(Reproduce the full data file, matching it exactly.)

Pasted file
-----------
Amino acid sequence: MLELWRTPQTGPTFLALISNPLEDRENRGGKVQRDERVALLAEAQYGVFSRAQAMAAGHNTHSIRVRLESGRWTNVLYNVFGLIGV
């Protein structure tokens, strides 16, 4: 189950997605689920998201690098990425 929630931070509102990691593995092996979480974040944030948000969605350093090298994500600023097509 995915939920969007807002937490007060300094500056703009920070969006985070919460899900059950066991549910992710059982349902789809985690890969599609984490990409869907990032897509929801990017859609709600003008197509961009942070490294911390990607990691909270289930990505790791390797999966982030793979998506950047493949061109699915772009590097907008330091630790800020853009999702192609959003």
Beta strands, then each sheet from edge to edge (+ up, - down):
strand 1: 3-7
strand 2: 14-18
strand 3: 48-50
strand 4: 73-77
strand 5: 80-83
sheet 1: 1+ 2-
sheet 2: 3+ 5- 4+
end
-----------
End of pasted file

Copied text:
Amino acid sequence: MLELWRTPQTGPTFLALISNPLEDRENRGGKVQRDERVALLAEAQYGVFSRAQAMAAGHNTHSIRVRLESGRWTNVLYNVFGLIGV
């Protein structure tokens, strides 16, 4: 189950997605689920998201690098990425 929630931070509102990691593995092996979480974040944030948000969605350093090298994500600023097509 995915939920969007807002937490007060300094500056703009920070969006985070919460899900059950066991549910992710059982349902789809985690890969599609984490990409869907990032897509929801990017859609709600003008197509961009942070490294911390990607990691909270289930990505790791390797999966982030793979998506950047493949061109699915772009590097907008330091630790800020853009999702192609959003």
Beta strands, then each sheet from edge to edge (+ up, - down):
strand 1: 3-7
strand 2: 14-18
strand 3: 48-50
strand 4: 73-77
strand 5: 80-83
sheet 1: 1+ 2-
sheet 2: 3+ 5- 4+
end